Don’t Over think It

Don’t Over think It


By and large the people we interact with on a daily basis are living reactionary lives. They are responding to stimuli without thinking about where the stimuli came from. Most often I see people reacting to the emotional parts of their lives as though those emotions demonstrate absolute truth. I am sure you have witnessed this in your own life. Perhaps you have a friend who verges on paranoid and tells you stories about how everyone at work is out to get her. Or maybe you know a guy who projects his insecurities onto his partner, causing arguments, which leads to his partners attention being solely on him. This sort of thing is not uncommon but it is incredibly destructive. This behavior comes from our lack of consciousness and understanding surrounding our very self. By and large the consensus tends to be that our thoughts cause our emotions which then influence our actions. I am here this week to challenge that idea. I postulate that emotions happen first, long before our rational mind can organize thoughts. I suggest that because we relegate emotions to the realm of illogical we try to subdue their effect and by doing this we are out of balance. To correct the imbalance we become masters of justification, we wrap thoughts around our emotions and present them to the world as truths. This week I want to share how this is happening and some ways to combat over-thinking.

Someone asked me recently if the goal of mindfulness and awareness was to silence all emotions and be disconnected from responses. I am a combination of amused and horrified by that idea. Often it is more complicated than that, mindfulness first tackles the mind. It wiggles into that part of you that worries, makes lists and over thinks. This is why when we begin addressing inner work to be done that people tend to panic. Who you perceive yourself to be is all wrapped up in your thoughts. The ego is is something that lives deep in the psyche, below thoughts and rationality. Ego lives just underneath our emotions, so an emotional response if often the first way we can react to something. Ego is an old world defense system tied to our limbic system that tells us when we are in danger. But we have become higher level mammals who operate machinery and aren’t afraid of the dark anymore, we no longer recognize the voice of the ego for what it is. Instead we use our prefrontal cortex to invert a story, a WHY behind our phobias, desires and pet peeves.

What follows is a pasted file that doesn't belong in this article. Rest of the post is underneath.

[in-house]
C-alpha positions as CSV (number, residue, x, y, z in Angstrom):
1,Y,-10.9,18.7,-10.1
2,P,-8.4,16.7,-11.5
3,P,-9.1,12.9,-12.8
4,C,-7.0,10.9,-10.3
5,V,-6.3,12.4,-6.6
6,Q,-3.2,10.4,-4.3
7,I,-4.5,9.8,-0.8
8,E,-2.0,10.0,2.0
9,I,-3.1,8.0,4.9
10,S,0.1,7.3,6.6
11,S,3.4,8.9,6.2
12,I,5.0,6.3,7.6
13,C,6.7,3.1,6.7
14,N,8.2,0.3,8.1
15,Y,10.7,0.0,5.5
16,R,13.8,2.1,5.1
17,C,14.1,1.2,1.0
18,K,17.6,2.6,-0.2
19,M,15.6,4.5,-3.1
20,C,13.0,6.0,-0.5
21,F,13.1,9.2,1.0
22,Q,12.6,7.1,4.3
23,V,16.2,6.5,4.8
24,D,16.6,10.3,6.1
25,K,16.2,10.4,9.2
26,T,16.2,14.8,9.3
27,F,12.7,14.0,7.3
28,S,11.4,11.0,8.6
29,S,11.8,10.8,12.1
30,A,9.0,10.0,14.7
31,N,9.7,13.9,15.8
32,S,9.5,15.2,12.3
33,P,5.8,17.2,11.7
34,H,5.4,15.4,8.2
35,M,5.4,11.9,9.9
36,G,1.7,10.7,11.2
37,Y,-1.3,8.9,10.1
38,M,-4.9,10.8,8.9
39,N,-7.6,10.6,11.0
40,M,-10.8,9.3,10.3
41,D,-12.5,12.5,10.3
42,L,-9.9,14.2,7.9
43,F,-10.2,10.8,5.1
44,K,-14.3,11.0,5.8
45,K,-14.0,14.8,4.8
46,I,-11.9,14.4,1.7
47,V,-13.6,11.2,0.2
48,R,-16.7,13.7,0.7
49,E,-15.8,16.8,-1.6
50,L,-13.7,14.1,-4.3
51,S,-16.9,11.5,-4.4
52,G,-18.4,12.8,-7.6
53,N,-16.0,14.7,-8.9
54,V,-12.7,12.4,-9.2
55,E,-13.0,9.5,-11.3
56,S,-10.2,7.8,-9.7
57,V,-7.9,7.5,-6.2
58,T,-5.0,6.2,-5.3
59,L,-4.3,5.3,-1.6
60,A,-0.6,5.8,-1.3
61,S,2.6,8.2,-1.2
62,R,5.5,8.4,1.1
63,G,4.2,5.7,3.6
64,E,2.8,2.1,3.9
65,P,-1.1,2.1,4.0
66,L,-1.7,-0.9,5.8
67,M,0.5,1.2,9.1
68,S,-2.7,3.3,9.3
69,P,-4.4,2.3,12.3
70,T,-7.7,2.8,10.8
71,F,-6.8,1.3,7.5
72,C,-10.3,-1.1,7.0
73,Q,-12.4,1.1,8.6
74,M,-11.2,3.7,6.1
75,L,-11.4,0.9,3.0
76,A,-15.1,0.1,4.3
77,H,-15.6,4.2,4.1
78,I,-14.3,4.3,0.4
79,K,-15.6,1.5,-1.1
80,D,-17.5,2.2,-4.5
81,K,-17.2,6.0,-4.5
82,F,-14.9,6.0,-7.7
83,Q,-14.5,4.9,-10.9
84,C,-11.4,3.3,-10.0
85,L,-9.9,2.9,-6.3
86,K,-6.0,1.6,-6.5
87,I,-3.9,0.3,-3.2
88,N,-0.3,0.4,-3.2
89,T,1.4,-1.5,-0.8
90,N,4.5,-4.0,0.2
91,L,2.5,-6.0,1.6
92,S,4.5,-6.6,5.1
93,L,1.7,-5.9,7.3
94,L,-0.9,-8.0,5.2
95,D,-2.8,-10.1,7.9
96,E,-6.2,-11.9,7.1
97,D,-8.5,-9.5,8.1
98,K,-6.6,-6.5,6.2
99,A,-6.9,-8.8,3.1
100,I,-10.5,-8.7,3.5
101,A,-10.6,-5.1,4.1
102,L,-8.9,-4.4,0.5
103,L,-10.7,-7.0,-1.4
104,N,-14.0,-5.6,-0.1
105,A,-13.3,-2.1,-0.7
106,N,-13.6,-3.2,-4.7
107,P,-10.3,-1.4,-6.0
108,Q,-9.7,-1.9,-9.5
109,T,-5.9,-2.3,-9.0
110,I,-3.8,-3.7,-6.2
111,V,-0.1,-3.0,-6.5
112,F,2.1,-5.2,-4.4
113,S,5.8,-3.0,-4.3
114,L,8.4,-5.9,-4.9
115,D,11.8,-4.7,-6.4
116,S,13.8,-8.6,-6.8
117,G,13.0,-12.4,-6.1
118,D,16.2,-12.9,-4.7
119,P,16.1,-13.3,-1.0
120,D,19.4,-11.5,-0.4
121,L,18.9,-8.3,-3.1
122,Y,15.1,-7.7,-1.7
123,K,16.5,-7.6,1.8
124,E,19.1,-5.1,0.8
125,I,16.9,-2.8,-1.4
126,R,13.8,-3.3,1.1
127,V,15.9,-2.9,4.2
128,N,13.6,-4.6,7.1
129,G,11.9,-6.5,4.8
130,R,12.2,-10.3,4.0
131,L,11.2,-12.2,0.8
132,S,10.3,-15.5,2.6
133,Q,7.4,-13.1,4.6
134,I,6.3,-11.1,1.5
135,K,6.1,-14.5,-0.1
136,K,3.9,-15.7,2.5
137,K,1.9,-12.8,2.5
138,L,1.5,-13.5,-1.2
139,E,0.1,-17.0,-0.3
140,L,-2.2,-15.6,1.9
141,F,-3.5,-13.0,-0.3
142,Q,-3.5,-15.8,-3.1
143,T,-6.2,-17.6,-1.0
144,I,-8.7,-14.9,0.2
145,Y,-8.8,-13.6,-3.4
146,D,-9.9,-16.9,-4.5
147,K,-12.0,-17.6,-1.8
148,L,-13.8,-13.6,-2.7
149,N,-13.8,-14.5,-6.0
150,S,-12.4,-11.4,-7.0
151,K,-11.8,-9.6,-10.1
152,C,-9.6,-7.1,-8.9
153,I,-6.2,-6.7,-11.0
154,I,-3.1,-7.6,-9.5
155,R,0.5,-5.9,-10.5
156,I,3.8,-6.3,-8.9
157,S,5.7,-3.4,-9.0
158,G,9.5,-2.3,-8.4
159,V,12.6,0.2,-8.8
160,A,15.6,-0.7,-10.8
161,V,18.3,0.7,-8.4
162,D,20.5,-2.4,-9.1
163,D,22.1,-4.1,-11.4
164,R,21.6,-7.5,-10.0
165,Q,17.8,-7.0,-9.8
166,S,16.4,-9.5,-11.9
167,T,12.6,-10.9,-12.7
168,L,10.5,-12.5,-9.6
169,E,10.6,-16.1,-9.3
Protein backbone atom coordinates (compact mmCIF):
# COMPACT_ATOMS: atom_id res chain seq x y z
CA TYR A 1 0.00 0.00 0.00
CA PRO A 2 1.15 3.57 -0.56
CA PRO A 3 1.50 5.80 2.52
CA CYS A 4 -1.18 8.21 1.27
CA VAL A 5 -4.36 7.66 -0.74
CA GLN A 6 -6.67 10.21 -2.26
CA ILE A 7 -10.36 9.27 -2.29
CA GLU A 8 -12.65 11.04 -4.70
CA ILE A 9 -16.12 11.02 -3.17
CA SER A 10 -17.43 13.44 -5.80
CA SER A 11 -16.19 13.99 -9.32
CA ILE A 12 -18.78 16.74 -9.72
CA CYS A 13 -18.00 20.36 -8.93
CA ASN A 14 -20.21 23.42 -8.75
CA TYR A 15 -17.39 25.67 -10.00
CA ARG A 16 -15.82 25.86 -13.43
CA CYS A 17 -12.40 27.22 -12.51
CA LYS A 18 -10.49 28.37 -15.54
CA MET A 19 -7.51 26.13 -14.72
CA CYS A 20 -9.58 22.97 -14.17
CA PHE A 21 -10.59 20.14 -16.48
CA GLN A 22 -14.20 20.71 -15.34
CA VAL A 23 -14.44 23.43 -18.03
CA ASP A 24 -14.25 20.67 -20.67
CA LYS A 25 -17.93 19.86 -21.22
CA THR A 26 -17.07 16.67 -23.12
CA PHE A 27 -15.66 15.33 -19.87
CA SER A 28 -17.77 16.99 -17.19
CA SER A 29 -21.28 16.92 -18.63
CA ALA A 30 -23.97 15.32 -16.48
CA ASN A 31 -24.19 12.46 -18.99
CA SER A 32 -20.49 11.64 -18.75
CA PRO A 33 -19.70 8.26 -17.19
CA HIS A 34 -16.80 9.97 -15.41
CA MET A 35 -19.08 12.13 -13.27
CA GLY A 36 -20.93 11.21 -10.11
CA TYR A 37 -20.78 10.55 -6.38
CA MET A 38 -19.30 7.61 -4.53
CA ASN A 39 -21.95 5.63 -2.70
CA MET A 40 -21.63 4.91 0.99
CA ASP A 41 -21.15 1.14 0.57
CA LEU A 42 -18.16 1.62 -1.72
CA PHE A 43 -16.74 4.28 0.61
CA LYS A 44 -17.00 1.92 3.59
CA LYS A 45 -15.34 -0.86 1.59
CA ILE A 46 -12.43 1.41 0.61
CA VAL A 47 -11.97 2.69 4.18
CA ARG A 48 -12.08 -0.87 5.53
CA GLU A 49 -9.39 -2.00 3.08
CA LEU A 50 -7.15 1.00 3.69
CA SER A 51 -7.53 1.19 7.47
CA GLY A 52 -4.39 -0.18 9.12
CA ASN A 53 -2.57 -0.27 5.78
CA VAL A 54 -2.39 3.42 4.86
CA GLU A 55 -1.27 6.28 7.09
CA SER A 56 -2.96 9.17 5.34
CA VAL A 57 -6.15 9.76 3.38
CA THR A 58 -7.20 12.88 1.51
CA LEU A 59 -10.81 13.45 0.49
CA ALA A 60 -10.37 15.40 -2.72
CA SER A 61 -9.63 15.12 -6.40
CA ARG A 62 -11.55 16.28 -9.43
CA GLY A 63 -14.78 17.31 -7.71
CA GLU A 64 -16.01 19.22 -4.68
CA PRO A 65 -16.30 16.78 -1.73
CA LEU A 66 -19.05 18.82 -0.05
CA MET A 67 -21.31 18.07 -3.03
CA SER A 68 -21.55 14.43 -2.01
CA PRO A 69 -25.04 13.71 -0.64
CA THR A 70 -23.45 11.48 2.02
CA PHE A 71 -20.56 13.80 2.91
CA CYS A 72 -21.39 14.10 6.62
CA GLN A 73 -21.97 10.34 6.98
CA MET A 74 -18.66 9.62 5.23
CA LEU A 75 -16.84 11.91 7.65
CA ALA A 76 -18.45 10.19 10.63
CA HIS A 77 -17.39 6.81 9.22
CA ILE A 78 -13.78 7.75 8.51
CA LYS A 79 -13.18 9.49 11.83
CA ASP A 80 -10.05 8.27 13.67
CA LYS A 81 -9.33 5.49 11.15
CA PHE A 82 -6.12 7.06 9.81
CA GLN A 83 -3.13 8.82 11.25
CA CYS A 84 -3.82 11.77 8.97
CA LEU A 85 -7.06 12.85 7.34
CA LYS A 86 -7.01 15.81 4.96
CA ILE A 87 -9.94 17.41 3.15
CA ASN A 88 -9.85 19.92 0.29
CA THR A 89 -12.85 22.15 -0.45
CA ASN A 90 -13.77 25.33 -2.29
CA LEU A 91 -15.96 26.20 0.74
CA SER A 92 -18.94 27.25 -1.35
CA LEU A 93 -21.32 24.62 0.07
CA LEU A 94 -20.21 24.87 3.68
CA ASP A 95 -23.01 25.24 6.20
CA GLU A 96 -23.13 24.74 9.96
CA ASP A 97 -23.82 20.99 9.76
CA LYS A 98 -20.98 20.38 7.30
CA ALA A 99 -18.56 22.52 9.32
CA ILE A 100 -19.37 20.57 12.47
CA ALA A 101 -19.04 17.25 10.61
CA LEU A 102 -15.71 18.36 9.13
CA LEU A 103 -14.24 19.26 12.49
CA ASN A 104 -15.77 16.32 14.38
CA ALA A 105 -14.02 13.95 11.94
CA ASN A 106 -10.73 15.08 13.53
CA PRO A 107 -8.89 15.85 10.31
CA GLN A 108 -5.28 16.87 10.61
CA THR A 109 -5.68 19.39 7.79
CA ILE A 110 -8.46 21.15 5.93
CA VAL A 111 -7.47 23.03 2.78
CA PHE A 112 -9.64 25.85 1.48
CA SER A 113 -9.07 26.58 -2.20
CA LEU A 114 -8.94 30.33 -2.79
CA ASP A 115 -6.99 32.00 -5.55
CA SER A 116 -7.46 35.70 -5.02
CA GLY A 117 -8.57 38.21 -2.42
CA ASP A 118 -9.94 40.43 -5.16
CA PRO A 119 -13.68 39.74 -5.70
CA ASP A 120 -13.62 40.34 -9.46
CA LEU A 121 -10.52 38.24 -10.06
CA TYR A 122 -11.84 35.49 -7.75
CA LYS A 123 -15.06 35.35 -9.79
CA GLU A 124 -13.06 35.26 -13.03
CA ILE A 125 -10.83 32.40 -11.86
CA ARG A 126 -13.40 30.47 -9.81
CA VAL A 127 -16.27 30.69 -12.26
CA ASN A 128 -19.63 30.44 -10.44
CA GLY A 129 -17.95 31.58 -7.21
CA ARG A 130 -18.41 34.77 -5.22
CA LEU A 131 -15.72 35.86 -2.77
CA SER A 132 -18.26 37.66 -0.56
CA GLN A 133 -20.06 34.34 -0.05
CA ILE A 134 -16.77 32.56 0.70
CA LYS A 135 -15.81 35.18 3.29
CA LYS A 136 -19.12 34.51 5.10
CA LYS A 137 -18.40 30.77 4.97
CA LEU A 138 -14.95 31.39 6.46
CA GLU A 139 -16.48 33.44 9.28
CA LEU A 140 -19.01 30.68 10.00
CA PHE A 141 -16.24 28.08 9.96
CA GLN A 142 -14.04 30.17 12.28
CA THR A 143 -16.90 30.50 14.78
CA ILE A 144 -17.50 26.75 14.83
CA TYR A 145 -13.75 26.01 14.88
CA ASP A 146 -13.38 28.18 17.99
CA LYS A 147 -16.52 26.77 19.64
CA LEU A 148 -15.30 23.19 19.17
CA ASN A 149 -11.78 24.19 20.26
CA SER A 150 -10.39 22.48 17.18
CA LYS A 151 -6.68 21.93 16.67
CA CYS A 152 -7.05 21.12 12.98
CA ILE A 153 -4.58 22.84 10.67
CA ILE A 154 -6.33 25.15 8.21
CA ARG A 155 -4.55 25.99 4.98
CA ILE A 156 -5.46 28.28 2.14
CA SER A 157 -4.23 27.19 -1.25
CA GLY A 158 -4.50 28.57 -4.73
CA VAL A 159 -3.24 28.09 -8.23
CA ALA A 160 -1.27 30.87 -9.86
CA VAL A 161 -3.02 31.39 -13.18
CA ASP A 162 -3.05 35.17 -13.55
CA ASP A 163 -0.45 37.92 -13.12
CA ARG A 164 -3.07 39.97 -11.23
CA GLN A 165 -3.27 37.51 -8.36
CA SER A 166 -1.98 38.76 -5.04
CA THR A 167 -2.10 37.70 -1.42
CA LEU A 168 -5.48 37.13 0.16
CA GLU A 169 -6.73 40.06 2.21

All of this becomes very complicated when one comes to a point in their life where they want to sort out some of the unproductive habits and beliefs they have created. We are told over and over that to change how we feel we must first change the way we think. The trouble comes when no one provides a second step and people get stuck in a cycle of thought vs emotion. The thing is the mental world is not meant to overpower emotional or intuitive world nor the other way around. Those two are part of the same phenomenon, they are the way your body and mind communicate to you.  If you stifle one you are out of balance. If you are cut off from your body awareness then working with your head is the only place to start. This is because, your thoughts may be the only area you really have awareness of. You can’t work with something that you cannot see, so people often find it easiest to begin with changing thoughts to shift behavior in a more productive direction.

This does not mean that all emotions are true and all our thoughts false. Both are creations. They are part of an inner world we are creating. Sometimes, they are very accurate. Other times they are things we picked up from other people. The purpose here is not to swing into imbalance in the other direction but the bring our focus to the idea that they are the same thing experienced in a different language. So what is the next step then? I suggest we have to give ourselves a safe space to practice and learn to work with the intuitive and emotional worlds. The body and mind are connected and are communicating with you constantly, so your challenge this week if to find out how. What senses do you normally process information through? Do you lean more toward visual and kinesthetic? Are you really in touch with how thoughts feel in the body? Notice how you conventionally process the world around you and then experiment with using other senses that are not so conventional to you to experience stimuli. Remove the expectation that emotions will conform to your thoughts about reality or your view of self. They are different languages, one cannot expect them to use the same syntax or grammar. So when you allow your emotional world to have it’s own space to exist without living them labels of thoughts to wear, I am curious what kind of things come up for you? How is this different from your normal way of processing and functioning? By bringing your awareness to the differences between thought and feeling, what do you begin to notice about your behavior?

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